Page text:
The Myanmar government has allegedly harassed leaders of anti-dam protests. In one recent case, protest organiser Ja Hkawn was charged for using loudspeakers and distributing headbands at a rally.
The dam also poses risks for the peace process in Kachin. The Chinese government is pressuring leaders of the Kachin Baptist community, a focal point of life in Kachin state, to back the dam.
“They think that if we sign the peace agreement, their investment will be secured in our state,” Kachin Baptist Convention (KBC) president Rev. Hkalam Samson said. “But our aims [as an ethnic group] are focused on achieving self-determination and equal rights in our state.”
Hoping to avoid controversy, China pushes an SEZ in Rakhine despite backlash
In Kyaukphyu, local residents and civil society groups have been raising concerns about the SEZ’s environmental impacts, land rights issues, and compensation since 2015. Some local business owners support the project because it could bring new opportunities, but many local residents are concerned that they will lose their livelihoods.
Rakhine leaders also object to the idea of losing control of their natural resources, a key demand in their movement to achieve equality and self-determination for the historically marginalized Rakhine community.
In 2018, fishermen organised a demonstration to call attention to the potential impacts of the project, but neither government responded.
“Over 170 fishermen use the water to catch fish, but they will lose their livelihoods,” Tun Kyi, a representative of the Kyaukphyu Rural Development Association, told ASEAN Today. “If they lose their livelihoods, they lose education for their kids, have social issues, and face problems with technology because of the projects.”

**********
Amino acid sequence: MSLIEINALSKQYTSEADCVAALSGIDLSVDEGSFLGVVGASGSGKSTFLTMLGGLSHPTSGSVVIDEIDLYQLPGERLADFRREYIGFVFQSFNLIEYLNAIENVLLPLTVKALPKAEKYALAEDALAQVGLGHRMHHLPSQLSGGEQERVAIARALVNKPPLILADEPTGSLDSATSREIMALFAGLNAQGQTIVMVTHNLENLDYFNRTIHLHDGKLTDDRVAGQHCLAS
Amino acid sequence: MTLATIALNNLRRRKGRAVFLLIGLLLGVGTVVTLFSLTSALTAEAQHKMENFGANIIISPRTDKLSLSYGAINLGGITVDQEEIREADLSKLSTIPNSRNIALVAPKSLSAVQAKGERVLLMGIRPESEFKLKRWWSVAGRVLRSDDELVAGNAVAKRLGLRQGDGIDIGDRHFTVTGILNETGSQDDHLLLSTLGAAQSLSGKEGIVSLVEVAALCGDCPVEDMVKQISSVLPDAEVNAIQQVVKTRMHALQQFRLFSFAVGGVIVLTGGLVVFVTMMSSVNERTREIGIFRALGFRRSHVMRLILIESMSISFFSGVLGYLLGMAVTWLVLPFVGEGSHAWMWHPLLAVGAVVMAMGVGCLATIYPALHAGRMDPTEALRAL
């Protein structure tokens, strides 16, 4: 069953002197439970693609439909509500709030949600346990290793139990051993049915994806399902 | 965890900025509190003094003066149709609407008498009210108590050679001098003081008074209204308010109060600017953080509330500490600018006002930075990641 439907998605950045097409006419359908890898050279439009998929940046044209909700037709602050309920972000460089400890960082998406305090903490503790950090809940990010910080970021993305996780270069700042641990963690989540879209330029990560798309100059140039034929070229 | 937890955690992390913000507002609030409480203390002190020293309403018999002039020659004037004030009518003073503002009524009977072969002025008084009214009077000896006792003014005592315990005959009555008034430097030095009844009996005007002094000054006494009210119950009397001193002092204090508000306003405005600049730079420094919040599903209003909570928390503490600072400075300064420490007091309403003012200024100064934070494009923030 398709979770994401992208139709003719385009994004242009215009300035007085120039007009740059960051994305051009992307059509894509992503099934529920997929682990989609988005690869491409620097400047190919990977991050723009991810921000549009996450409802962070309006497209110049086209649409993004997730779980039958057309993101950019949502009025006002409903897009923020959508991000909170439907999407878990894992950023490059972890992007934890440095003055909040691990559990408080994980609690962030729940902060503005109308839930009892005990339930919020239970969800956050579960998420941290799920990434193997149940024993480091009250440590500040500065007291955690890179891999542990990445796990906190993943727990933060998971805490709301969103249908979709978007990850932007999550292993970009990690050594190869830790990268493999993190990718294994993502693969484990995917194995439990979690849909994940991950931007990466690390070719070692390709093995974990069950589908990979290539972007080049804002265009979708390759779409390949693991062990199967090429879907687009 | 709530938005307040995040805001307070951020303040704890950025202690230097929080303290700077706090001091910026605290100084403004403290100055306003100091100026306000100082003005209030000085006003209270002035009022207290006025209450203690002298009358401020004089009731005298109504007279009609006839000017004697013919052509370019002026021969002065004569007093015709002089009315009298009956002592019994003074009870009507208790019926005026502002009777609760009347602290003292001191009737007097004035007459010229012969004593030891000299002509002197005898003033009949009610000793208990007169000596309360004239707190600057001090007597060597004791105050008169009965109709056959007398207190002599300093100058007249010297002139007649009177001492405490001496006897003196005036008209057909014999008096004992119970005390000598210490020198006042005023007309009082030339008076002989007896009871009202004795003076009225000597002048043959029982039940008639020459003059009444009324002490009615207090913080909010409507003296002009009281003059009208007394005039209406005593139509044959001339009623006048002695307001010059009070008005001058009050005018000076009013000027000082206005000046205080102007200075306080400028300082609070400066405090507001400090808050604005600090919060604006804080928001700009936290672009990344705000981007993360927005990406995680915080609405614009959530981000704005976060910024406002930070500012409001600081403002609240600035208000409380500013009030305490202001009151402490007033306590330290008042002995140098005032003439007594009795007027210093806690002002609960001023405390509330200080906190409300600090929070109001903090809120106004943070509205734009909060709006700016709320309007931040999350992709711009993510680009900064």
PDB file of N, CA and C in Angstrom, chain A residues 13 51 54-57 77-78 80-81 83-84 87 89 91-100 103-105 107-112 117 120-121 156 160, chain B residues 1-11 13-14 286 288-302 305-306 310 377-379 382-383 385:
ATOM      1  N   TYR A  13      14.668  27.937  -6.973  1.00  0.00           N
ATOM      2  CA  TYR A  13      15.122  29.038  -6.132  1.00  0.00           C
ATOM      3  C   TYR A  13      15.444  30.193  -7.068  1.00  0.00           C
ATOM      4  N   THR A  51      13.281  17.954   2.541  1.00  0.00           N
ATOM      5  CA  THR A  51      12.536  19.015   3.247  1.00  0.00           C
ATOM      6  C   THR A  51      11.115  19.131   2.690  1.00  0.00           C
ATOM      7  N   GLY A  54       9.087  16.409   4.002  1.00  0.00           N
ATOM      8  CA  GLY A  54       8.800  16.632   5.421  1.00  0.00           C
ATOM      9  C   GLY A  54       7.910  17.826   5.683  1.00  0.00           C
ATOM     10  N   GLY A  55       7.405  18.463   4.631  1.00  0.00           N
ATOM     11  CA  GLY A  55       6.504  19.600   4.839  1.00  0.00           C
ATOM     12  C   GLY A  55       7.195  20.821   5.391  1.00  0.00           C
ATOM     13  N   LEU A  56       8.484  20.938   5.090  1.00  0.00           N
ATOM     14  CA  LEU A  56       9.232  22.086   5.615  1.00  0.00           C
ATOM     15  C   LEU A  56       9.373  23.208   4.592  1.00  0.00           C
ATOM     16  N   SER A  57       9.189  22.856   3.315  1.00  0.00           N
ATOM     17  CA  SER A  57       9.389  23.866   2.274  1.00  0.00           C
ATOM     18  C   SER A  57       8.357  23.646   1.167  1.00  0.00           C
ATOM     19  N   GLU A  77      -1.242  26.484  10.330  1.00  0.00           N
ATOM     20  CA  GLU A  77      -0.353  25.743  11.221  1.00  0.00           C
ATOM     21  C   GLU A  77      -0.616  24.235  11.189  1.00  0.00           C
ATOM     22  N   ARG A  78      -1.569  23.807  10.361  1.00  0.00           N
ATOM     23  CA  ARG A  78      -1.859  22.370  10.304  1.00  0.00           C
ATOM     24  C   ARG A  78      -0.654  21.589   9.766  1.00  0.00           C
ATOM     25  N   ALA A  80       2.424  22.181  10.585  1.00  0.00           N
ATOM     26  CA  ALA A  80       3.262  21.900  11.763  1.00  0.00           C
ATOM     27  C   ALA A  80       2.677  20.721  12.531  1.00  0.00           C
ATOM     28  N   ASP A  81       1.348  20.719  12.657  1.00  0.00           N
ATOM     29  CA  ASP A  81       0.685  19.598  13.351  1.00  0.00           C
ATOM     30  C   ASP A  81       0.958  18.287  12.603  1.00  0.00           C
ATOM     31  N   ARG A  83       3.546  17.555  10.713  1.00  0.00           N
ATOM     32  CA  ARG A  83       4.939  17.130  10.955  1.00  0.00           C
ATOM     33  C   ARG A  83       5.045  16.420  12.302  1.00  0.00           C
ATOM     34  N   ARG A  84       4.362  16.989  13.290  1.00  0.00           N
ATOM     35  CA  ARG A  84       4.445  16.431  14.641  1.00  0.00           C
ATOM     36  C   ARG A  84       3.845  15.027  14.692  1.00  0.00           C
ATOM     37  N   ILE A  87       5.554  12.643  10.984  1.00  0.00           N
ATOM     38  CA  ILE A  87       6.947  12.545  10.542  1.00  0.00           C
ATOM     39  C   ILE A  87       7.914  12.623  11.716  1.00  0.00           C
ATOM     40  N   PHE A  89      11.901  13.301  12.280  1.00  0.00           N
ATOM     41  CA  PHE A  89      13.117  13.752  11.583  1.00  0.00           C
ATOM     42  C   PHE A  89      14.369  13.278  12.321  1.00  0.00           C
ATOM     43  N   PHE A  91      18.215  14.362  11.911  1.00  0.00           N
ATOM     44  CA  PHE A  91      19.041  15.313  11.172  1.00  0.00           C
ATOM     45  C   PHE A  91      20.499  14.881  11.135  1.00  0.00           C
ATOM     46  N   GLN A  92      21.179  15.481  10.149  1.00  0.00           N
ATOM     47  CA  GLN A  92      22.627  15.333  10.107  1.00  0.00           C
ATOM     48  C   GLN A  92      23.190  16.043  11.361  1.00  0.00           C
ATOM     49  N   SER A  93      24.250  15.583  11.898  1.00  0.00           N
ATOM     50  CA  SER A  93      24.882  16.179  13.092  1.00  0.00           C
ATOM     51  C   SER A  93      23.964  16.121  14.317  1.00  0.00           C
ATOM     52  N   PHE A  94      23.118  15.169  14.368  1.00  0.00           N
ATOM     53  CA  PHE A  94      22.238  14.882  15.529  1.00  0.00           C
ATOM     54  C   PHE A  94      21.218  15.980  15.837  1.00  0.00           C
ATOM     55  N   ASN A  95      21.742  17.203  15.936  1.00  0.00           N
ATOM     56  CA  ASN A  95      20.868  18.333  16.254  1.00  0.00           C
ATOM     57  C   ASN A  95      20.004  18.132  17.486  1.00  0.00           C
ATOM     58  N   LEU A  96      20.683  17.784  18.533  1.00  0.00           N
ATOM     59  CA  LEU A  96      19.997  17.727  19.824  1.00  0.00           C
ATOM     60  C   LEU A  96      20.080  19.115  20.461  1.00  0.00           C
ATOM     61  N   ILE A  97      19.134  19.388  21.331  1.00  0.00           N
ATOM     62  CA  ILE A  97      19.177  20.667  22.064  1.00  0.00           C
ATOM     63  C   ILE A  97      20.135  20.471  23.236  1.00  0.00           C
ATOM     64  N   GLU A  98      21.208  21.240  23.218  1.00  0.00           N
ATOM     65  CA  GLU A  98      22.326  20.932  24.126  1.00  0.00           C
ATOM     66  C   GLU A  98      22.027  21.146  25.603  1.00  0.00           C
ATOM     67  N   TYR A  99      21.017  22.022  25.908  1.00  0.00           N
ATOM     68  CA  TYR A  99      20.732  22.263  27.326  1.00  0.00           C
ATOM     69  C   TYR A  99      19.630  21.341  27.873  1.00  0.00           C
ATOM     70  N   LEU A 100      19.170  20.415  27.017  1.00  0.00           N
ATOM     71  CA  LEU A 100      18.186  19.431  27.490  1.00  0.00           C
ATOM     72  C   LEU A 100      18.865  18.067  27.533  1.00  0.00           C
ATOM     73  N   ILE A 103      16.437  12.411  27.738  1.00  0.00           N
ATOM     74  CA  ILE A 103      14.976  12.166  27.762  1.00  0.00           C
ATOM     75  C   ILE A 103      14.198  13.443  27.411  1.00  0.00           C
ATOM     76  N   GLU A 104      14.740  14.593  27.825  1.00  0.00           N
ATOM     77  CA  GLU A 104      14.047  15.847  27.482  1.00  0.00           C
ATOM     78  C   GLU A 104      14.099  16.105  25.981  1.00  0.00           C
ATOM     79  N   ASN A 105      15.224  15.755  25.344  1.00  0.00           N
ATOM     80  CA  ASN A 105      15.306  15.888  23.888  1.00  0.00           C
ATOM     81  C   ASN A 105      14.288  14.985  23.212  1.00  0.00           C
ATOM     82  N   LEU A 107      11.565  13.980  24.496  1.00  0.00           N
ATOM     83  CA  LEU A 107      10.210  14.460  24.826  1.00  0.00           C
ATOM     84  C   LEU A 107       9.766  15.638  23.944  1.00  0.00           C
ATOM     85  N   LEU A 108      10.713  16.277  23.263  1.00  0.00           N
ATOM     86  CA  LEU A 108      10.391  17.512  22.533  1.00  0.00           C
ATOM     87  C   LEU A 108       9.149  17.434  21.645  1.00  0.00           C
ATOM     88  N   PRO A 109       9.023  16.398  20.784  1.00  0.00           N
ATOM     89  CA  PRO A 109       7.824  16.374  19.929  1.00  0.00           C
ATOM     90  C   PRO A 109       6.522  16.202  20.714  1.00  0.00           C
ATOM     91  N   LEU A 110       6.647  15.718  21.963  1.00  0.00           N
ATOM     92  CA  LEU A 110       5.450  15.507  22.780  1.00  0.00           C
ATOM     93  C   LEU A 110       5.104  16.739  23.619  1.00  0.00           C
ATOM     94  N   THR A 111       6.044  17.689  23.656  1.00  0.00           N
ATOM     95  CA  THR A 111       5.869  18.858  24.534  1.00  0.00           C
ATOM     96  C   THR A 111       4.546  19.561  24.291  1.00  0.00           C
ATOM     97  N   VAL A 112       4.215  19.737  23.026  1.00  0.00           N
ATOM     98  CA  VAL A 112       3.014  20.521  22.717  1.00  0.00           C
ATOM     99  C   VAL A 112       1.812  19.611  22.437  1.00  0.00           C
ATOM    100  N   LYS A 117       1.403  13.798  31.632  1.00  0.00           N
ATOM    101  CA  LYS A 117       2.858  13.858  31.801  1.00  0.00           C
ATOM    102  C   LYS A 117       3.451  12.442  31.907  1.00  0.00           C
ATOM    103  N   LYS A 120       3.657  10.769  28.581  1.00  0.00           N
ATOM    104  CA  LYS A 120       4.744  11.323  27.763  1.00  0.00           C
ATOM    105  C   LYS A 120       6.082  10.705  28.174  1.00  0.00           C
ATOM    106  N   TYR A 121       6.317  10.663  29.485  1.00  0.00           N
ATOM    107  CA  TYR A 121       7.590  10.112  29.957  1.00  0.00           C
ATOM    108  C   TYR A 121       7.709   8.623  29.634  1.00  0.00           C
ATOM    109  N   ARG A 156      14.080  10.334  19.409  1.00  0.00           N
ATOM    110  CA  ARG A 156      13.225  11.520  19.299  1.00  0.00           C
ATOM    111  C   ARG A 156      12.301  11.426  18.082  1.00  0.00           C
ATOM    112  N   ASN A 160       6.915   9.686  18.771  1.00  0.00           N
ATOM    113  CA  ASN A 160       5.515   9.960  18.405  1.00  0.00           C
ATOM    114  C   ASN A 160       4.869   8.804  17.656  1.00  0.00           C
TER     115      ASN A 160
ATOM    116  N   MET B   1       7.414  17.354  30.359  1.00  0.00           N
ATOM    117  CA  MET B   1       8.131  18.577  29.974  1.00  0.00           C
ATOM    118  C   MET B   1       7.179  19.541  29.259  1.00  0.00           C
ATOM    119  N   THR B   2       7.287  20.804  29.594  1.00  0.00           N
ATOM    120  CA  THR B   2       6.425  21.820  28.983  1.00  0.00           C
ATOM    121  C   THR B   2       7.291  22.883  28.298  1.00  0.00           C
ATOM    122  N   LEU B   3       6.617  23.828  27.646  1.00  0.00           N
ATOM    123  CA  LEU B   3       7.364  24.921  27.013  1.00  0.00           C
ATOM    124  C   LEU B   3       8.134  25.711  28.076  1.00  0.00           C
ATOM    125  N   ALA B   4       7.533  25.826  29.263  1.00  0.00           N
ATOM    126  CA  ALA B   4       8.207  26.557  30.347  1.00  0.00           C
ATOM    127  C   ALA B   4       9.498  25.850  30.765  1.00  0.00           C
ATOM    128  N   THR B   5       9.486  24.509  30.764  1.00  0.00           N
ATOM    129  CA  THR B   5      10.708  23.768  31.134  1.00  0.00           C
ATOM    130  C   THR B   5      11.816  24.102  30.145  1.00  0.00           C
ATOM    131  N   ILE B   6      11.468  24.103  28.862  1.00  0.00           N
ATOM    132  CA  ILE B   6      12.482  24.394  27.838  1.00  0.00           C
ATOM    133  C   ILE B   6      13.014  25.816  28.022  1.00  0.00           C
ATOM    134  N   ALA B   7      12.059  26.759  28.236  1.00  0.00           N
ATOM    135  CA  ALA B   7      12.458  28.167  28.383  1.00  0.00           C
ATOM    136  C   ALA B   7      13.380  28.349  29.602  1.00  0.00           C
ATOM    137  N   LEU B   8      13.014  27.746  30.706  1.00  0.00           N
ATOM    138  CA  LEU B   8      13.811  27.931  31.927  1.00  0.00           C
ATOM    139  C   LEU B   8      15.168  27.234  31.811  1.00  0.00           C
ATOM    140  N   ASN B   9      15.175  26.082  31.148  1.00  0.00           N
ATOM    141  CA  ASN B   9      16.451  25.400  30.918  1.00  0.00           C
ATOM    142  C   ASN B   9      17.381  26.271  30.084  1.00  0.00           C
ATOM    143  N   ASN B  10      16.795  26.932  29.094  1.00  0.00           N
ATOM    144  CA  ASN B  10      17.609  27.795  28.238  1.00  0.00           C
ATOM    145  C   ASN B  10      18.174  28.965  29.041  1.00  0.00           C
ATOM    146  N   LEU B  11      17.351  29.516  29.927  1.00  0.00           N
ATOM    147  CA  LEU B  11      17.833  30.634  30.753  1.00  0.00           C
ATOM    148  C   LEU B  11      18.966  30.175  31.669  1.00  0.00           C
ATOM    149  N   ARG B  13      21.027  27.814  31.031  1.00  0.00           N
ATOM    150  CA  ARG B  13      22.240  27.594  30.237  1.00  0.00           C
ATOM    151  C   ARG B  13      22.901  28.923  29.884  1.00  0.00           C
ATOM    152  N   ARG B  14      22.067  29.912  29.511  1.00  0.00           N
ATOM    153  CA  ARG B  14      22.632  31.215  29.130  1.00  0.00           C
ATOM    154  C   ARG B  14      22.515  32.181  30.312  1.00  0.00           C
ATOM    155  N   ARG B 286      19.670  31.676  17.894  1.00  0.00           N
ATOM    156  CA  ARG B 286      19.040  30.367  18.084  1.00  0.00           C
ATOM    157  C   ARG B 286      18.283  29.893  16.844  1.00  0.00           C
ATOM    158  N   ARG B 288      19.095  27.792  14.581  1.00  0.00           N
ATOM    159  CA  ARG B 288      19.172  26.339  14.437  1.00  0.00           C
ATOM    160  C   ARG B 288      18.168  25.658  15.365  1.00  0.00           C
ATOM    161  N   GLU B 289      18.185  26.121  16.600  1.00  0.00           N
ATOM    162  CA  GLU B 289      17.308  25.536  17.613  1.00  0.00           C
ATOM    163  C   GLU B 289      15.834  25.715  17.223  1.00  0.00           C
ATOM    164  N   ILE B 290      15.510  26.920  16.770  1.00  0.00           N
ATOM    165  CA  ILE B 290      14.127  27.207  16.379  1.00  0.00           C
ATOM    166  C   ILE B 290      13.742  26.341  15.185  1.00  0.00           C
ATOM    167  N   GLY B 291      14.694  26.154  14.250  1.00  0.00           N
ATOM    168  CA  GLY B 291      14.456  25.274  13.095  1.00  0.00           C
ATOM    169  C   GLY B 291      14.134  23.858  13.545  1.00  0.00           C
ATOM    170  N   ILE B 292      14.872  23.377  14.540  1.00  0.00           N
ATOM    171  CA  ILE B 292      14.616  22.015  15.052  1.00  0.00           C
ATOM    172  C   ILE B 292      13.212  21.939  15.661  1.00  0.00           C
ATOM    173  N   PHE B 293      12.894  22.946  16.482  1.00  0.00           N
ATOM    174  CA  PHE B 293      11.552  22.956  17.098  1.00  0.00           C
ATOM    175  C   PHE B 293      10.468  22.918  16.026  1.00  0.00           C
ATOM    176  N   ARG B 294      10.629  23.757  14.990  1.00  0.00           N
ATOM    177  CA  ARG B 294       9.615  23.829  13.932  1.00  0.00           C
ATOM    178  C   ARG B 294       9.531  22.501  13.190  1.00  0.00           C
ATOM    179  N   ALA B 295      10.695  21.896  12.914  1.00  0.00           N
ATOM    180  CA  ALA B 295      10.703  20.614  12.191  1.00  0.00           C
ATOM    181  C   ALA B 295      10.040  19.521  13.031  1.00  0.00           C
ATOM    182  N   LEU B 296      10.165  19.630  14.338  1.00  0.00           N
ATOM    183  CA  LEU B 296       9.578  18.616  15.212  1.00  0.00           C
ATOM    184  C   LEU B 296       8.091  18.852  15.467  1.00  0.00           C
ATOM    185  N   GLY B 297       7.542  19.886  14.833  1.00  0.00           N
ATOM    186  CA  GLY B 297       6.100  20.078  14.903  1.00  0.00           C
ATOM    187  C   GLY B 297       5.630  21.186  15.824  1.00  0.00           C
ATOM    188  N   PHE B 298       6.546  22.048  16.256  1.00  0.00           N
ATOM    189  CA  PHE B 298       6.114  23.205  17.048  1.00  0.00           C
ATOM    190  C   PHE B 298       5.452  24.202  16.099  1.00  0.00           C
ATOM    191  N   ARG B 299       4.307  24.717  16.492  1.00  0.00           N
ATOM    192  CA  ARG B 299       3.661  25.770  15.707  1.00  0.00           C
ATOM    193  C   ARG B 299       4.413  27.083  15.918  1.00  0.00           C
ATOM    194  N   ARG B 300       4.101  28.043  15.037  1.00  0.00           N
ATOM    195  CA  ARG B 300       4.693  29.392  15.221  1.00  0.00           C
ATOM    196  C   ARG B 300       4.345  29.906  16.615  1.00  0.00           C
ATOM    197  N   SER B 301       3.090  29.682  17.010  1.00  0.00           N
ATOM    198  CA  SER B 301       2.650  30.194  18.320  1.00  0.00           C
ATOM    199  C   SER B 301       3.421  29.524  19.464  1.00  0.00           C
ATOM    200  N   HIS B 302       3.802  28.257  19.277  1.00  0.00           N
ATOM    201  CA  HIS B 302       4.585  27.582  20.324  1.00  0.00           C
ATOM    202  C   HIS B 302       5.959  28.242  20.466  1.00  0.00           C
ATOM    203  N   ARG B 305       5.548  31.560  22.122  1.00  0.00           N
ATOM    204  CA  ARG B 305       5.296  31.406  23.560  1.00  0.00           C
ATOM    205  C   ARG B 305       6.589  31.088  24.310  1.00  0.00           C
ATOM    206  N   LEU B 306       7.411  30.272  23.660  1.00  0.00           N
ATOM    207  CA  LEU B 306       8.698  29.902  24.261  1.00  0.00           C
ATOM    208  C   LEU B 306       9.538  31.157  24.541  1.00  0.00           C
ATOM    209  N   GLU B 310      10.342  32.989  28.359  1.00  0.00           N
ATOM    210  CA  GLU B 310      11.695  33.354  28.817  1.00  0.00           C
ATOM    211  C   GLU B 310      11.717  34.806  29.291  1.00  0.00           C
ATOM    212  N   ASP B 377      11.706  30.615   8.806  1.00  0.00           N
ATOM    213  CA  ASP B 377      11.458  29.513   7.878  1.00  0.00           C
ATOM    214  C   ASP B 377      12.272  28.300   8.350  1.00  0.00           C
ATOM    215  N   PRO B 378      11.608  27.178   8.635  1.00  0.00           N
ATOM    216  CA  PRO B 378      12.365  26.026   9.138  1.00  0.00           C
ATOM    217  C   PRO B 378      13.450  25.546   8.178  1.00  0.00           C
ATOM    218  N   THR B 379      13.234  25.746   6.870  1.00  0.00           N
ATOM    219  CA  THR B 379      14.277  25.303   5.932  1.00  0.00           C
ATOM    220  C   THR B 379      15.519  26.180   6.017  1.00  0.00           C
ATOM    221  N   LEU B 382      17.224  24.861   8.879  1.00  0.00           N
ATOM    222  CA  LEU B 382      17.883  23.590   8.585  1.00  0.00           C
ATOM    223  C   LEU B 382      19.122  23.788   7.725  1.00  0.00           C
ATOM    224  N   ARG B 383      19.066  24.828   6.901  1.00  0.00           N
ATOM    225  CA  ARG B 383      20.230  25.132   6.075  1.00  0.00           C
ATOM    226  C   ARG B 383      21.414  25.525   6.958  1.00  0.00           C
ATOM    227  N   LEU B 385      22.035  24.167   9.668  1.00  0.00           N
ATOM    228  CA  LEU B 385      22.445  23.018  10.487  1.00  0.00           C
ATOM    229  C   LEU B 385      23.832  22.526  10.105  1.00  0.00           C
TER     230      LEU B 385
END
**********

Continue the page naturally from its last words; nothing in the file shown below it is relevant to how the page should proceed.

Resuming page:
The SEZ will also affect natural resource rights. Over 4,000 acres have been targeted for the SEZ site but the government has allegedly said it will only compensate landholders for 1,700 acres. The government considers the rest of the land to be “vacant, fallow, and virgin,” under Myanmar’s land laws. This means that the government doesn’t recognise the land’s current use or ownership.
Tun Kyi and others maintain that there is no vacant or fallow land in Kyaukphyu. Only half of Myanmar’s landholders have formal titles for their property, holding it instead under customary land tenure.
Local communities have struggled to gain the same public traction as those near the Myitsone site for two reasons: first, the ethnic cleansing of Rohingya Muslims and ongoing conflict with the Arakan Army have eclipsed all other regional events and reduced the area’s accessibility to outside observers. English-language media covers Kyaukphyu only as part of BRI, primarily from a bird’s eye view
Secondly, communities have been unable to win over powerful allies in Myanmar’s civil society. This may be because of the weight associated with taking a stance on any issue that will define Rakhine’s future. When public figures or organisations invoke language about the issues facing Rakhine people, they risk being perceived as complicit in the political and social systems that have allowed ethnic cleansing against the Rohingya.
Many members of the Rakhine community and their supporters have spread hate speech against the Rohingya, often on social media; the vision of a prosperous and self-governing Rakhine is often conflated with or misused to further the marginalization and ethnic cleansing of the Rohingya.
The Kyaukphyu SEZ is a key piece of the BRI; it may someday connect China to the Bay of Bengal via the proposed Kunming-Kyaukphyu railway. The Chinese government’s approach has been to push on with the Kyaukphyu SEZ before the conflicts in the area are resolved and without addressing the concerns of local communities.
With Myitsone, Beijing and Myanmar’s government both saw their plans derailed by public opposition to the dam. China now wants to advance the SEZ in Rakhine before civil society and local communities can organise on the scale of Myitsone, and the NLD government appears eager to please.